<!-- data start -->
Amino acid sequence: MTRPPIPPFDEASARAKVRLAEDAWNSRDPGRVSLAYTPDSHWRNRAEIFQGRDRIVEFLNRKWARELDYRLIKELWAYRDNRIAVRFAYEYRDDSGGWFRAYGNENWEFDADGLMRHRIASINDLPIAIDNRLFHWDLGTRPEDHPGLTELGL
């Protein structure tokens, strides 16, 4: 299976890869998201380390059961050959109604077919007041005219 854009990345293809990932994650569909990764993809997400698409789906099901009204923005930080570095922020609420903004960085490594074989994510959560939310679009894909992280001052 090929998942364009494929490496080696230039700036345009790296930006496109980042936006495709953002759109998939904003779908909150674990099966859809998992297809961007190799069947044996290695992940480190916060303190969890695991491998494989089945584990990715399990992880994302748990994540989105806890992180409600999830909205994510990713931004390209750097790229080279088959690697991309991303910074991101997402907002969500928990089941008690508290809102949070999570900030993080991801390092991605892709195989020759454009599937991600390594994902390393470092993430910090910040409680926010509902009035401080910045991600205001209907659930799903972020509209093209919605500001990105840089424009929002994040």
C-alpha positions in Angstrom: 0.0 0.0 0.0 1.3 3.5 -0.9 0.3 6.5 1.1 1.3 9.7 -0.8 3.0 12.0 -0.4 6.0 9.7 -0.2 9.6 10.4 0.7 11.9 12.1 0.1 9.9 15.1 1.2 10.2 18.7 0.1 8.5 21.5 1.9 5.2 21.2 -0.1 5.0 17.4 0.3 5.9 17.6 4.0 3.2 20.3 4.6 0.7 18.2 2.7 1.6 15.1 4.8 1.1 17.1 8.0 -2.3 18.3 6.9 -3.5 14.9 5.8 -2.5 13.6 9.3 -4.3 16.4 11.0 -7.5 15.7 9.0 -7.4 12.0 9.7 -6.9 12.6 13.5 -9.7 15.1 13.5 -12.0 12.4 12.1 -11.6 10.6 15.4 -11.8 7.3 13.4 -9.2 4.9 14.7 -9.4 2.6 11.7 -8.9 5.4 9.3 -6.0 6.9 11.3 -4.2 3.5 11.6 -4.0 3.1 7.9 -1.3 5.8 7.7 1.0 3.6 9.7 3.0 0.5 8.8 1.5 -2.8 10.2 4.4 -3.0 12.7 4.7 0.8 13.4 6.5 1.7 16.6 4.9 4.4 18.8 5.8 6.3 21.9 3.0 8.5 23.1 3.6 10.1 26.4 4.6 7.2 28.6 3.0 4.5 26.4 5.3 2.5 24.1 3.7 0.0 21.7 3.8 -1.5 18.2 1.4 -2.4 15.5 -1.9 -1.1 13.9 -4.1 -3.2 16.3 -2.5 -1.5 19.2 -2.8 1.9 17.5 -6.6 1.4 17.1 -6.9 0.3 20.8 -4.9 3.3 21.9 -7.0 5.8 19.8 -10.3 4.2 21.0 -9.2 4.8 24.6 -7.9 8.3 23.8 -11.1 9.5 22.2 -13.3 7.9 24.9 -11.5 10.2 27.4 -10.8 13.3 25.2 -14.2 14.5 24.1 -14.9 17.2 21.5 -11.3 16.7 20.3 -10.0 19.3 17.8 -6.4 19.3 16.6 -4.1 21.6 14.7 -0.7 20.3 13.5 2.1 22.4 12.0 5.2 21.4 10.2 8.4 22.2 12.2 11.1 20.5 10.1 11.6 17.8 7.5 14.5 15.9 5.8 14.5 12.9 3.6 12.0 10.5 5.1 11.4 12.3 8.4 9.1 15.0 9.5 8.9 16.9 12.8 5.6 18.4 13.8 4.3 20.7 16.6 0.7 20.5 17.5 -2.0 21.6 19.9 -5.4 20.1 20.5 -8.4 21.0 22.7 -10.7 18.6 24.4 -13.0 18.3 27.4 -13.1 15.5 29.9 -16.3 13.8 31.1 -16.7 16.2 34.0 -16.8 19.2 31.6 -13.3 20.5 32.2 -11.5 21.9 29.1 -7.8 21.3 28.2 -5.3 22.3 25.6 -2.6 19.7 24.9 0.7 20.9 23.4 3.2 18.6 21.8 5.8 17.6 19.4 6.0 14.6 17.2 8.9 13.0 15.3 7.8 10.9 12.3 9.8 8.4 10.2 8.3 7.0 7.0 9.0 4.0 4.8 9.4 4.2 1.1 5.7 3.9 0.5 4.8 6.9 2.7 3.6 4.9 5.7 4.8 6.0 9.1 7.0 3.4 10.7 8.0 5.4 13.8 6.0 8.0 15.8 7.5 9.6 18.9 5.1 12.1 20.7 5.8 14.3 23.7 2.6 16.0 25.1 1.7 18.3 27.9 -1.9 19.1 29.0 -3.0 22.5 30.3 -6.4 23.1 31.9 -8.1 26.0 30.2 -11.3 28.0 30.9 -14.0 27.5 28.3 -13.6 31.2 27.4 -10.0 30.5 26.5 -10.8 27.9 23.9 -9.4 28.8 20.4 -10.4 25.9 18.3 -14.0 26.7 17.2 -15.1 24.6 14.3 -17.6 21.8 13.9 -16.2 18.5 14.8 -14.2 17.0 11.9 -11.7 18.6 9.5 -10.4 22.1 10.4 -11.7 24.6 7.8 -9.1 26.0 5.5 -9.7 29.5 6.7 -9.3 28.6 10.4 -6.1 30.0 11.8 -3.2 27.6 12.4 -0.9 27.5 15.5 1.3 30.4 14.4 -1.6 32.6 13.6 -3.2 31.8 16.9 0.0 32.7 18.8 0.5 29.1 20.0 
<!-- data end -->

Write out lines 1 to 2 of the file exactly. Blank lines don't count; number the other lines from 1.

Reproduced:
Amino acid sequence: MTRPPIPPFDEASARAKVRLAEDAWNSRDPGRVSLAYTPDSHWRNRAEIFQGRDRIVEFLNRKWARELDYRLIKELWAYRDNRIAVRFAYEYRDDSGGWFRAYGNENWEFDADGLMRHRIASINDLPIAIDNRLFHWDLGTRPEDHPGLTELGL
């Protein structure tokens, strides 16, 4: 299976890869998201380390059961050959109604077919007041005219 854009990345293809990932994650569909990764993809997400698409789906099901009204923005930080570095922020609420903004960085490594074989994510959560939310679009894909992280001052 090929998942364009494929490496080696230039700036345009790296930006496109980042936006495709953002759109998939904003779908909150674990099966859809998992297809961007190799069947044996290695992940480190916060303190969890695991491998494989089945584990990715399990992880994302748990994540989105806890992180409600999830909205994510990713931004390209750097790229080279088959690697991309991303910074991101997402907002969500928990089941008690508290809102949070999570900030993080991801390092991605892709195989020759454009599937991600390594994902390393470092993430910090910040409680926010509902009035401080910045991600205001209907659930799903972020509209093209919605500001990105840089424009929002994040």